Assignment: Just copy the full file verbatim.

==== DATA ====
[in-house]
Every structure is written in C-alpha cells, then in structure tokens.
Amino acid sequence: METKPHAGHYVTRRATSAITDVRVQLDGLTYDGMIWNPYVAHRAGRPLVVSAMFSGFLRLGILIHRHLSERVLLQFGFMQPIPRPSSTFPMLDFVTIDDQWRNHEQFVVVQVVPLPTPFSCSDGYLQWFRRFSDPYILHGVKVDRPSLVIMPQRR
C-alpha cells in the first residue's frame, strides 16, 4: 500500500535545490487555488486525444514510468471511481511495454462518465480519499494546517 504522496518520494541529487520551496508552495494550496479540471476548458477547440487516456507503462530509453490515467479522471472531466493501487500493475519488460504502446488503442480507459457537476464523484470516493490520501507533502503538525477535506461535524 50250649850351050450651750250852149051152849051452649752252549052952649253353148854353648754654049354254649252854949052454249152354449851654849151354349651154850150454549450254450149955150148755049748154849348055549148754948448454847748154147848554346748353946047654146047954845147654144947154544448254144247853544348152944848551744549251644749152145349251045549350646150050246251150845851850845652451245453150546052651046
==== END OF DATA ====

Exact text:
[in-house]
Every structure is written in C-alpha cells, then in structure tokens.
Amino acid sequence: METKPHAGHYVTRRATSAITDVRVQLDGLTYDGMIWNPYVAHRAGRPLVVSAMFSGFLRLGILIHRHLSERVLLQFGFMQPIPRPSSTFPMLDFVTIDDQWRNHEQFVVVQVVPLPTPFSCSDGYLQWFRRFSDPYILHGVKVDRPSLVIMPQRR
C-alpha cells in the first residue's frame, strides 16, 4: 500500500535545490487555488486525444514510468471511481511495454462518465480519499494546517 504522496518520494541529487520551496508552495494550496479540471476548458477547440487516456507503462530509453490515467479522471472531466493501487500493475519488460504502446488503442480507459457537476464523484470516493490520501507533502503538525477535506461535524 50250649850351050450651750250852149051152849051452649752252549052952649253353148854353648754654049354254649252854949052454249152354449851654849151354349651154850150454549450254450149955150148755049748154849348055549148754948448454847748154147848554346748353946047654146047954845147654144947154544448254144247853544348152944848551744549251644749152145349251045549350646150050246251150845851850845652451245453150546052651046